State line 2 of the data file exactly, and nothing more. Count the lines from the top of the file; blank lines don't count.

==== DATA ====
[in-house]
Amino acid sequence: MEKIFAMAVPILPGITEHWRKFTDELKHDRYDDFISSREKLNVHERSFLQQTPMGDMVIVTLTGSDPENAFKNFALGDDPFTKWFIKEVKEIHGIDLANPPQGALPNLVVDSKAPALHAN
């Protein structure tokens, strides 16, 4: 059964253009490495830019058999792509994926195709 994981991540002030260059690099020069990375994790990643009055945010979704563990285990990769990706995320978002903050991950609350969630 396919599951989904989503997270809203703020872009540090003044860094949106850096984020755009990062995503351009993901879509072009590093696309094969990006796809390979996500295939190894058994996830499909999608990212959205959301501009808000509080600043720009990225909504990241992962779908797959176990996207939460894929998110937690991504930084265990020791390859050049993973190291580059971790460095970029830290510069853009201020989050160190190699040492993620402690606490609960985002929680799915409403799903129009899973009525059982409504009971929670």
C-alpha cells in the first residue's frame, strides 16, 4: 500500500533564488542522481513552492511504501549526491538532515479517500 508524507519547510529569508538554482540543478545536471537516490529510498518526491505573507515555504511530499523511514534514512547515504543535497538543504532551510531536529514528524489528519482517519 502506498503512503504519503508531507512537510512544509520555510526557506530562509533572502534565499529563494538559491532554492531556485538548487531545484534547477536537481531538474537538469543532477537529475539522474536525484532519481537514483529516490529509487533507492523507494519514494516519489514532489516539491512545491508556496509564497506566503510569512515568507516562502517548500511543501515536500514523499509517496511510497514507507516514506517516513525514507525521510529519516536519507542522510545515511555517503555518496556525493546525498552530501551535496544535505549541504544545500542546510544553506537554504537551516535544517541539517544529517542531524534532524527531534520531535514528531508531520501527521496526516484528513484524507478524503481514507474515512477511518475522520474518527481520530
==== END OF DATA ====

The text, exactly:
Amino acid sequence: MEKIFAMAVPILPGITEHWRKFTDELKHDRYDDFISSREKLNVHERSFLQQTPMGDMVIVTLTGSDPENAFKNFALGDDPFTKWFIKEVKEIHGIDLANPPQGALPNLVVDSKAPALHAN